Peru – Buildings

Homes, shops, apartments in Peru are unlike buildings I’ve experienced anywhere else in the world. From what I can tell almost all construction is brick (traditionally adobe, and again more recently adobe) and mortar with a stucco finish sometimes. There are two reasons for the thick walls – they keep the heat out during the day, and then they release that heat during the night. In the cities/towns much of the building is unfinished – that’s because people have to pay taxes on finished construction so it’s not uncommon to see rebar sticking up beyond the first or second story, indicating the job is yet to be completed. 

image
This is the street where Maximo’s workshop is located – on the left just as the pavement ends. There are cell towers everywhere with good wifi reception (if you have a contract with a mobile provider). The buildings, however, are still under construction.

image
We saw lots of buildings like those above on our drive from Lima to Paracas – these considerably more finished than most.

image
The parts of Huaytara we could see looked well kept up – painted, finished with roofs – although a lot of rural construction affords little more than very basic shelter.

image
Miraflores, an affluent part of Lima, consists mainly of high rise condo and rental units. But many streets also had units (I don’t think many of them were single family houses) and they are much less prosperous looking.

image
The closest we’ve come to wealthy abodes were the beach houses on the bay in Paracas. Owned mainly by people from Lima (I was told), used as get away locations (a 4+ hour drive from Lima), these looked like affluent homes you’d find in many other places in the world.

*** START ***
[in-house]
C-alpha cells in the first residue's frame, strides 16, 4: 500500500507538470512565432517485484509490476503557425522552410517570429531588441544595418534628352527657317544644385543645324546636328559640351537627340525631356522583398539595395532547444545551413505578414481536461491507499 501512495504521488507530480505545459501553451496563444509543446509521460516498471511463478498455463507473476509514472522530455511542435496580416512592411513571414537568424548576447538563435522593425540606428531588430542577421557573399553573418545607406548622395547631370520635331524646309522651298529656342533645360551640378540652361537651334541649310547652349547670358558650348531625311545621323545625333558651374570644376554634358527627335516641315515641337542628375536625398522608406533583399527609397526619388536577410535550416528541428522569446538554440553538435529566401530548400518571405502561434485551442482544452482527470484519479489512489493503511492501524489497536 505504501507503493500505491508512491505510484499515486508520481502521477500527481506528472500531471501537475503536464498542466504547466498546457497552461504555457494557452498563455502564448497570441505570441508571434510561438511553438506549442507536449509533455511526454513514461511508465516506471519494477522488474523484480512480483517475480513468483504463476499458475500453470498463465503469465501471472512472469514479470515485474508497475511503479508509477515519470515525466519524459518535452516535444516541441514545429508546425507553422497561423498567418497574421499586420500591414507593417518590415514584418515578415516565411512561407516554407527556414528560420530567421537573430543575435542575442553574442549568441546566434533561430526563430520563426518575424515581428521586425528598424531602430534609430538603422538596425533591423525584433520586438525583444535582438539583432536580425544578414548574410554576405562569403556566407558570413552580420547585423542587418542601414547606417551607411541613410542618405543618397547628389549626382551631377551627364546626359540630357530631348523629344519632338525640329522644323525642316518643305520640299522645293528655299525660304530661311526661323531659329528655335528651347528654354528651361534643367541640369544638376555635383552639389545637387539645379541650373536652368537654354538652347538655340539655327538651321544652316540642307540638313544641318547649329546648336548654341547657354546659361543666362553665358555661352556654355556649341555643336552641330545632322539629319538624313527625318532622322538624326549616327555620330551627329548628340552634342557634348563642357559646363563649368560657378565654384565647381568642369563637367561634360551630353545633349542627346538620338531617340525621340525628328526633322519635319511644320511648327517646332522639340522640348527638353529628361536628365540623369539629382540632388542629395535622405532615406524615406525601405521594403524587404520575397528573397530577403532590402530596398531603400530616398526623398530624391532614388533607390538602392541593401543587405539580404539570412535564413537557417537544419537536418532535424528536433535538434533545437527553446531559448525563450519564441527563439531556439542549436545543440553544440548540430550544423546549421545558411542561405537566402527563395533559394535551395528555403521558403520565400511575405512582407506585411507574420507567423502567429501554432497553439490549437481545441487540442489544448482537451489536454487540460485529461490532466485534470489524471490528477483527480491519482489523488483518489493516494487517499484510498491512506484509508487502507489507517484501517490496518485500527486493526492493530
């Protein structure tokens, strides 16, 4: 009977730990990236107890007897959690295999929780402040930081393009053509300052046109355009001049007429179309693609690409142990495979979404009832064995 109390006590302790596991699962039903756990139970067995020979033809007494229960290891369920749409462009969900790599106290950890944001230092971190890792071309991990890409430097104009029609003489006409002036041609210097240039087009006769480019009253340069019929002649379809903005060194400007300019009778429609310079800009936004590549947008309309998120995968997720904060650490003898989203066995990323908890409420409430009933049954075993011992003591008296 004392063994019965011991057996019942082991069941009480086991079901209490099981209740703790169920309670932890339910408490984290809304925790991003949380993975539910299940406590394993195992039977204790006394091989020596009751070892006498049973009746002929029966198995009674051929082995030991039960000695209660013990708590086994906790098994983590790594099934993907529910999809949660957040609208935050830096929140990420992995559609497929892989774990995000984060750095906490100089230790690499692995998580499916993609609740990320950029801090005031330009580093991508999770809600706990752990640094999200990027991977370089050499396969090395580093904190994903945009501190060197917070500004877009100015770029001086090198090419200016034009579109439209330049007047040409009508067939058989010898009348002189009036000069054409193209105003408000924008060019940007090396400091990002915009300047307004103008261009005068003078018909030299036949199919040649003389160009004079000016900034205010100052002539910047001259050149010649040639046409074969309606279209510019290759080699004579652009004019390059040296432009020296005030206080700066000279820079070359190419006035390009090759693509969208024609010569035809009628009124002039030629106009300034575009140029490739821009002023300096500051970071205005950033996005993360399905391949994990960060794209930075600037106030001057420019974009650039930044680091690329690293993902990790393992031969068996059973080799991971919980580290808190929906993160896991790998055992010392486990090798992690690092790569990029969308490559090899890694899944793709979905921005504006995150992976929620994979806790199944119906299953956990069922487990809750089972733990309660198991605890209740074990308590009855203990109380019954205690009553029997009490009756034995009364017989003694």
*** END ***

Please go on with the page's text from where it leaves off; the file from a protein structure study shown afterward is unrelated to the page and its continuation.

Advertisements

2 thoughts on “Peru – Buildings

  1. Thanks for all these marvelous photos and descriptions of the artisans and countryside. What tour group is this? Obviously a textile/ craft based itinerary, lovely. Pat

    Sent from my iPad

    >

    • The tour group, Pat, is PUCHKA Textile Tours. It’s affiliated with Maximo Laura – a master Peruvian tapestry weaver. Maximo has been leading this group as we visit these wonderful artisans in Ayacucho.

Leave a Reply

Please log in using one of these methods to post your comment:

WordPress.com Logo

You are commenting using your WordPress.com account. Log Out / Change )

Twitter picture

You are commenting using your Twitter account. Log Out / Change )

Facebook photo

You are commenting using your Facebook account. Log Out / Change )

Google+ photo

You are commenting using your Google+ account. Log Out / Change )

Connecting to %s